After 55 years of preparations, The Holy and Great Council will convene on June 19 in Crete. Pan-Orthodox is among unity among discussion items.
The Holy and Great Council will officially open following the Divine Liturgy on the feast of Pentecost. This historic meeting, a goal for more than 100 years, will gather the 14 autocephalous (self-governing) churches or jurisdictions of the Christian Orthodox Church.
History of The Holy and Great Council
In 1902, Ecumenical Patriarch Joachim III called the Orthodox Autocephalous Churches to collaborate on addressing the challenges facing the Orthodox Church at the time. This meeting planted the seed for a great Pan-Orthodox Council.
In 1930, Ecumenical Patriarch Photios II convened a meeting of an inter-Orthodox preparatory committee and began compiling a list of topics for discussion. According to the Greek Orthodox Archdiocese of America website, this council “was necessary following the significant changes that the Orthodox Church had witnessed in the late nineteenth and early twentieth century by the emergence of new autocephalous Churches, and the challenges the new century threw at the Church, already shaken by the First World War.”
It is said that Ecumenical Patriarch Athenagoras sent letters to the Primates of the Patriarchal and Autocephalous Orthodox Churches in 1951 and 1952, reviving the idea for the Council to meet.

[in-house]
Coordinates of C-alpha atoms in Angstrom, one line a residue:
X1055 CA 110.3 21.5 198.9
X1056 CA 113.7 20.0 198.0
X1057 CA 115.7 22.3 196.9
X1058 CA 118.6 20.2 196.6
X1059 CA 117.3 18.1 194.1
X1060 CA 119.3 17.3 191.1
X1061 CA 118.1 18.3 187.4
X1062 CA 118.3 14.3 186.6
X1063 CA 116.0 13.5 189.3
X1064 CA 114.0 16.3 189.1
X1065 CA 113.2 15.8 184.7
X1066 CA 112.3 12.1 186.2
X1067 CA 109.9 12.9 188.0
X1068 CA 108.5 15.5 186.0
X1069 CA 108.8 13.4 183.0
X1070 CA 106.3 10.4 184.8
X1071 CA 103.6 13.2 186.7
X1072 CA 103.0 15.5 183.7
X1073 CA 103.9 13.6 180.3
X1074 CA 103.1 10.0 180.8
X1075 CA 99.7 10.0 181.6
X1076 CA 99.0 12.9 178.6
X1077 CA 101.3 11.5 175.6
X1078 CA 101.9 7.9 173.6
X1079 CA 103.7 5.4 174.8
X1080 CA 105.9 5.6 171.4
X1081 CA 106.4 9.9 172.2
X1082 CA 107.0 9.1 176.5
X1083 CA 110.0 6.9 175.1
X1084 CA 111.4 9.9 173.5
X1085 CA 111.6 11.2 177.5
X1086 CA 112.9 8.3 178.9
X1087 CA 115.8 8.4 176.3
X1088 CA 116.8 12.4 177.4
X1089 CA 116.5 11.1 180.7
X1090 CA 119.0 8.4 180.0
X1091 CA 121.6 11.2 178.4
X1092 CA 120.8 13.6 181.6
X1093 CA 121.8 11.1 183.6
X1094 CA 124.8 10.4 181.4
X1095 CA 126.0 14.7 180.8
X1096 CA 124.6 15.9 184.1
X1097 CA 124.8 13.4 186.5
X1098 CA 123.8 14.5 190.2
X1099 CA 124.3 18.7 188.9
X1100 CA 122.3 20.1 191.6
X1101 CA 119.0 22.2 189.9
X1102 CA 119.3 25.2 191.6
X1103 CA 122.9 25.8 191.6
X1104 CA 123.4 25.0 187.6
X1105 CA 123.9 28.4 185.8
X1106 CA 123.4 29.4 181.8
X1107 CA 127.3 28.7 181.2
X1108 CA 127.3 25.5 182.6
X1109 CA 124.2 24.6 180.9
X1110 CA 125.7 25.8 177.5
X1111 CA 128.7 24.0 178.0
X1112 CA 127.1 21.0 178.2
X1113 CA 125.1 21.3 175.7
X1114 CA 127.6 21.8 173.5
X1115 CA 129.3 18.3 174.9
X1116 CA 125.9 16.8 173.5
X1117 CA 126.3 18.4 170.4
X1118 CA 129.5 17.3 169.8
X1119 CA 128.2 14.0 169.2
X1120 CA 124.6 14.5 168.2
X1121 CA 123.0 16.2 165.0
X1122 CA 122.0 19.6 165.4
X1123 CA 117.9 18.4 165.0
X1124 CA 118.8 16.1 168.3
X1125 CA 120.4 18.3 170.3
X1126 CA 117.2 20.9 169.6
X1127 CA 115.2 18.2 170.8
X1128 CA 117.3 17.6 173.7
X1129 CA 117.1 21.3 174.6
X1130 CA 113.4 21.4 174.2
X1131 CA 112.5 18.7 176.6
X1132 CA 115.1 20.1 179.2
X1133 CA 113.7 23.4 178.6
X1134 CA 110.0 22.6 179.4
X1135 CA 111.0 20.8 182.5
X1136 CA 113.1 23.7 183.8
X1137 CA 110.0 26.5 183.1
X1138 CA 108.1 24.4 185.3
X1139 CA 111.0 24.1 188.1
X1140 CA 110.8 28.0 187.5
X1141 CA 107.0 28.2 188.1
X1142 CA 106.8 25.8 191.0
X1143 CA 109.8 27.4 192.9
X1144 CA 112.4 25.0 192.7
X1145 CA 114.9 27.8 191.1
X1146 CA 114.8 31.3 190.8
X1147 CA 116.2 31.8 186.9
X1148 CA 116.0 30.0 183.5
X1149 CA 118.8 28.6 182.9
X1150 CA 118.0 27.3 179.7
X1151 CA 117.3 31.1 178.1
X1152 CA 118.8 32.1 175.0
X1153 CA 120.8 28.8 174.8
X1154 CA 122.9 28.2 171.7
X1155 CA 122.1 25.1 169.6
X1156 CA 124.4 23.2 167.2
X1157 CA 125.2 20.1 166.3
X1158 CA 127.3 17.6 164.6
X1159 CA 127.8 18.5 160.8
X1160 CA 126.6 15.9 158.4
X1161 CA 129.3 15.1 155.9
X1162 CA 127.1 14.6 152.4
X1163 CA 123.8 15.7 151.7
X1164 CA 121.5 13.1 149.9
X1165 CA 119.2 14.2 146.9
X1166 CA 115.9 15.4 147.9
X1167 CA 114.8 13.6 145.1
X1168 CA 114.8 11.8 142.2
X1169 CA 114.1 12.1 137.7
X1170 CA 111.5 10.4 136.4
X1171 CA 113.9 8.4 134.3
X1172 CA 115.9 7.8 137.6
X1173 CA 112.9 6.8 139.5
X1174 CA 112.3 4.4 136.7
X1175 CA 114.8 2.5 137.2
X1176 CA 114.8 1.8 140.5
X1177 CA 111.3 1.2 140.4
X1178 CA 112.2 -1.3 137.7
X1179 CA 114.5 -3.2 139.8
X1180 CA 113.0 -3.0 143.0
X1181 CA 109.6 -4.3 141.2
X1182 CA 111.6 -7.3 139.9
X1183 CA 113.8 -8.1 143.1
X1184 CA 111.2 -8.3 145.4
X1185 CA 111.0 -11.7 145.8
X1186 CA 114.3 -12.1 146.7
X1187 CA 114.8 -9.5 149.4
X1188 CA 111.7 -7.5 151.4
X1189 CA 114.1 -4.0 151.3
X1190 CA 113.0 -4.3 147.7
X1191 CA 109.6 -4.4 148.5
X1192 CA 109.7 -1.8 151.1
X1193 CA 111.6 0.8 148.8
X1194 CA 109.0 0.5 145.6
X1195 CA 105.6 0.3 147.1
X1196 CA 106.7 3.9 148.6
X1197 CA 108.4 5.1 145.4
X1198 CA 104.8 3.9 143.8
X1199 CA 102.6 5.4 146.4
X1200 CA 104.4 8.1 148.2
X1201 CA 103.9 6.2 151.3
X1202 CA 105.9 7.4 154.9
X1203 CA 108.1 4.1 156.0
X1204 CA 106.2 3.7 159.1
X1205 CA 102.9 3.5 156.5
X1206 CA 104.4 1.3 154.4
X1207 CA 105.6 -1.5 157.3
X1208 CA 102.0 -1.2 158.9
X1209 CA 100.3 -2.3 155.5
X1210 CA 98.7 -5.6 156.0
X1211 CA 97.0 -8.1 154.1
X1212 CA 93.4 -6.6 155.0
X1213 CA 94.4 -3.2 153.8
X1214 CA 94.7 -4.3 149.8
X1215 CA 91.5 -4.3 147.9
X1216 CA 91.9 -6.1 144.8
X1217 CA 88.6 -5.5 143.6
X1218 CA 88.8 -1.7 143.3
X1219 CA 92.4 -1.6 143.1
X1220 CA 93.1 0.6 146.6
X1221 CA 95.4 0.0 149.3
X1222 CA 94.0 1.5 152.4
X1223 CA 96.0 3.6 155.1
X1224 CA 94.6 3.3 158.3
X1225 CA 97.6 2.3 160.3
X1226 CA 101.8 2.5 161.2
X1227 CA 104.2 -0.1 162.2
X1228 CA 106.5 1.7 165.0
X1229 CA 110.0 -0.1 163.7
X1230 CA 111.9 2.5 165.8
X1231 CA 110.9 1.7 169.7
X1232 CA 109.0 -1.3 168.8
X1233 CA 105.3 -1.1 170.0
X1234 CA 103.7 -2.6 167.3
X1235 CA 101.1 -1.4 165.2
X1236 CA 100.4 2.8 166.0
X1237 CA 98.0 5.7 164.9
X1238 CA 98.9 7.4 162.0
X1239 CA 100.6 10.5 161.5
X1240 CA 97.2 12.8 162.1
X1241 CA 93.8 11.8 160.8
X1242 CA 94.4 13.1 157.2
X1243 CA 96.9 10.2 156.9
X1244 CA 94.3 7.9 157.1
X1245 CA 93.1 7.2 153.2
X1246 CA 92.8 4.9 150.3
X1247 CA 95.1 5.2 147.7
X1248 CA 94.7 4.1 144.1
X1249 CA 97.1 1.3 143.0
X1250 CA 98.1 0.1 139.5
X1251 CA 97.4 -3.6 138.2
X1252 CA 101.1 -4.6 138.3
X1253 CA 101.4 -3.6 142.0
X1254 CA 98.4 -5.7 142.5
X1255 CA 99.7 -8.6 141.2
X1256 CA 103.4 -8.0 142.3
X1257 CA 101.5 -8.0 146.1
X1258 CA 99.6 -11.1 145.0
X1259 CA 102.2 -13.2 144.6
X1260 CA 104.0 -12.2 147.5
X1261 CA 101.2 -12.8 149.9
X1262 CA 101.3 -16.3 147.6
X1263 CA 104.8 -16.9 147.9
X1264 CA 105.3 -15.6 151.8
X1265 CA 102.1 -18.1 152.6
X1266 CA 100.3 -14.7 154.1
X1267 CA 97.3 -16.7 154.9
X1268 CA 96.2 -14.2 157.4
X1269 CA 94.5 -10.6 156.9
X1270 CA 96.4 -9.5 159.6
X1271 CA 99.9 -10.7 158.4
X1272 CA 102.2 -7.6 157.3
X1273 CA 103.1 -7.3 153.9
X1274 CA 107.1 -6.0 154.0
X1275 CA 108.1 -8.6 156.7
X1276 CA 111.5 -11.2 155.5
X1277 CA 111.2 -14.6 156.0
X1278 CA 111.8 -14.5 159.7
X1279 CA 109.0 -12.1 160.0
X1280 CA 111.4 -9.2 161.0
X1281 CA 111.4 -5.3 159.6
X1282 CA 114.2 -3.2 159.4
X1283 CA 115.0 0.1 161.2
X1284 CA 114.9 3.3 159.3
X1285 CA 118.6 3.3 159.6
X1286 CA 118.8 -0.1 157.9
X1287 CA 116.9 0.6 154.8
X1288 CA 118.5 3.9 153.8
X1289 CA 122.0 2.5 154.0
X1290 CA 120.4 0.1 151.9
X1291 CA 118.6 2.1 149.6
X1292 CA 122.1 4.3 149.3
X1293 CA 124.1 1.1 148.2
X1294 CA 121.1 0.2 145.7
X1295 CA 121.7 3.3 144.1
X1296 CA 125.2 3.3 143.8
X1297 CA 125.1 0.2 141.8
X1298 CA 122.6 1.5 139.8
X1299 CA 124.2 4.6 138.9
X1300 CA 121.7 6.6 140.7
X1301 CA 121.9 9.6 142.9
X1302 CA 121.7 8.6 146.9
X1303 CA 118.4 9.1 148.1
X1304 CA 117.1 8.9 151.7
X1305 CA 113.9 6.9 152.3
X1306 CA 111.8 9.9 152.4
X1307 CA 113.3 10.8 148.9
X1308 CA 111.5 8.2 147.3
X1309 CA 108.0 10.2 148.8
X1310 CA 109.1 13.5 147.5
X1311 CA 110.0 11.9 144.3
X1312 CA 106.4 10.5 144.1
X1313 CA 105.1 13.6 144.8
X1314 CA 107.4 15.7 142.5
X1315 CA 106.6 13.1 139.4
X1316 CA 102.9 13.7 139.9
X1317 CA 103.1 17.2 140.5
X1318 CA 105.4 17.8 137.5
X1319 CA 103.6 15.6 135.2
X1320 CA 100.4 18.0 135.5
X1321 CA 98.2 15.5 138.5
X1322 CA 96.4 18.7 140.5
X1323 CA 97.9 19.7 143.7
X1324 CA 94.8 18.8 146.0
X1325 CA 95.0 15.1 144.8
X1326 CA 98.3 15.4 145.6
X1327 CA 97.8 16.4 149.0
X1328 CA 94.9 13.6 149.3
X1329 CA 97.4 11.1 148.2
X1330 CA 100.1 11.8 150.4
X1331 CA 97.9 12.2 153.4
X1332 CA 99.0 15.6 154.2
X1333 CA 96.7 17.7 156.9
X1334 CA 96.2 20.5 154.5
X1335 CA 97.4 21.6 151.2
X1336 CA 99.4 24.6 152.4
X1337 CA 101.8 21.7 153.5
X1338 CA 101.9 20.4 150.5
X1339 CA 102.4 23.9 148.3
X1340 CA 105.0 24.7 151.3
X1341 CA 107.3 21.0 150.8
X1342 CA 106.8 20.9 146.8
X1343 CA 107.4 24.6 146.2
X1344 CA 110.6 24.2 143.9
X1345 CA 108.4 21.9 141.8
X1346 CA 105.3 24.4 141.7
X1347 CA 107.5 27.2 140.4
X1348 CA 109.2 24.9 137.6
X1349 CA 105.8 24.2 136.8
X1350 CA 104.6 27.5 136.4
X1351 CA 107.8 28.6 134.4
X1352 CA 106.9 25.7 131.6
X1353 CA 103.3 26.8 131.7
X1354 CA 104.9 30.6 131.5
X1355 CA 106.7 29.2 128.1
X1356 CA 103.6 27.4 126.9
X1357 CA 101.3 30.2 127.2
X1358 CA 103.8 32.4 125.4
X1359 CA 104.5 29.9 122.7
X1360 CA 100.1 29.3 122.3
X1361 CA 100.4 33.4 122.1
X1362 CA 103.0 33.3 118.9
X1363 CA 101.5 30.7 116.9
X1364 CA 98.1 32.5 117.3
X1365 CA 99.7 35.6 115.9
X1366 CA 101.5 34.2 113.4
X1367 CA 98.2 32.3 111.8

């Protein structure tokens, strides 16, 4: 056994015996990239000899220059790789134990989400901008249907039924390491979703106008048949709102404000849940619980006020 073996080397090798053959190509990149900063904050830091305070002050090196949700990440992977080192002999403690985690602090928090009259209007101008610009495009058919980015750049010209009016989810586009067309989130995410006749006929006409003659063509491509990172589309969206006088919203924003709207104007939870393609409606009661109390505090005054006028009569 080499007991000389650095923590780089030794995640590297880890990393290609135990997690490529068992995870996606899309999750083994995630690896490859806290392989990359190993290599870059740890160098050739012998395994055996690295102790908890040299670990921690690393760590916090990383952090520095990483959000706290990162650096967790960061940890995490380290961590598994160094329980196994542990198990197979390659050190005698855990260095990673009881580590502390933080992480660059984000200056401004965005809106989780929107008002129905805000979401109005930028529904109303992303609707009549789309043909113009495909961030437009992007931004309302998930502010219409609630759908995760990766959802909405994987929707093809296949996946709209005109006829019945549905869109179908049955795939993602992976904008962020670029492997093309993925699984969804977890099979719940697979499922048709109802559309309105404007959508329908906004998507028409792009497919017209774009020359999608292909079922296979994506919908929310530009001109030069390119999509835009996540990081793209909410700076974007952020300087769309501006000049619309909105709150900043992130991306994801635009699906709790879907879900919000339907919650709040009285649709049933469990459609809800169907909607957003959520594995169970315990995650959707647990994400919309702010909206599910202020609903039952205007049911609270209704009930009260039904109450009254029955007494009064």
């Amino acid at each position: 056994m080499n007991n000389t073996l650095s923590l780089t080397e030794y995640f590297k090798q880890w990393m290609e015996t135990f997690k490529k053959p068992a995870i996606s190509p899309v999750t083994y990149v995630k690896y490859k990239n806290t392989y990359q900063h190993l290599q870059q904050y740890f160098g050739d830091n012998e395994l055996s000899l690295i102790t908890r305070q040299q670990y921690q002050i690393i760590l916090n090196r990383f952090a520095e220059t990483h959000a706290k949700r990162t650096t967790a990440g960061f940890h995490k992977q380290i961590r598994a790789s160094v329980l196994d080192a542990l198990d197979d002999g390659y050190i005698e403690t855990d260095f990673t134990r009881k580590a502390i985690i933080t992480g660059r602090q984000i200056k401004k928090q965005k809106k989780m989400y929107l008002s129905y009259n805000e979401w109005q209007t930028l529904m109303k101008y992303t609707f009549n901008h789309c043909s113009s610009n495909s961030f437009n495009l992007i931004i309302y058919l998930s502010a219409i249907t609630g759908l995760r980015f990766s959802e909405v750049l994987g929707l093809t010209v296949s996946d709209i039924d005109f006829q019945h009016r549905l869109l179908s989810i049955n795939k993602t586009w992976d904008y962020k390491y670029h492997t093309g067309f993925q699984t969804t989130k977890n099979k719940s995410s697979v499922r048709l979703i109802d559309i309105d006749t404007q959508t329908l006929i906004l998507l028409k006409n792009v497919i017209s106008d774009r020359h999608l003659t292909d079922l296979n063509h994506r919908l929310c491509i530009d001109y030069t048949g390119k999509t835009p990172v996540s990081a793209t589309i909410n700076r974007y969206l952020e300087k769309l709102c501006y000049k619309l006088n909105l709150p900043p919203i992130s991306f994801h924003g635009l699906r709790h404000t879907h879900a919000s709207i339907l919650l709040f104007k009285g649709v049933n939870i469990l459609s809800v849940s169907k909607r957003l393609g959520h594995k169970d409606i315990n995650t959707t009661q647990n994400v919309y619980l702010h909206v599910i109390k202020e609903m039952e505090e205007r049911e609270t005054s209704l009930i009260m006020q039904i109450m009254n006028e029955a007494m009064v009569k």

Here’s a brief timeline of the planning of the Holy and Great Council.
1961: 1st first Pan-Orthodox conference in Rhodes, commencing preparation for The Holy and Great Council of the Orthodox Church. A long list of topics is slated.
1976: 1st Pre-Conciliar Pan-Orthodox Conference of Chambésy determines the list too ambitious, and reduces it to 10. Guidelines for the preparations are set, and a secretariat is established to receive proposals from each Patriarchal or Autocephalous Orthodox Church regarding the 10 topics. The reports will be examined by an inter-Orthodox preparatory committee convened by the Ecumenical Patriarch. This group would meet as often as needed to reach consensus on each topic.
1982: 2nd Pan-Orthodox Pre-conciliar Conference of Chambésy adopts the text on several of the topics.
1986: 3rd Pan-Orthodox Pre-Conciliar Conference of Chambésy adopts texts on other topics.
2009: 4th Pan-Orthodox Pre-Conciliar conference of Chambésy adopts the text on the remaining topics.
March 2014: Synaxis of the Primates of the Orthodox Churches determines that a special inter-Orthodox commission must be convened to review a few texts of the 2nd and 3rd Pre-Conciliar Pan-Orthodox conferences of 1982 and 1986. A rule is adopted that “all decisions in the Council’s work will be taken unanimously on the principle of consensus”. The date of the Council is set for 2016, and it is determined who attend.
October 2014, February 2015, and March-April 2015: Special inter-Orthodox commissions meet at Chambésy and further review texts, as appropriate.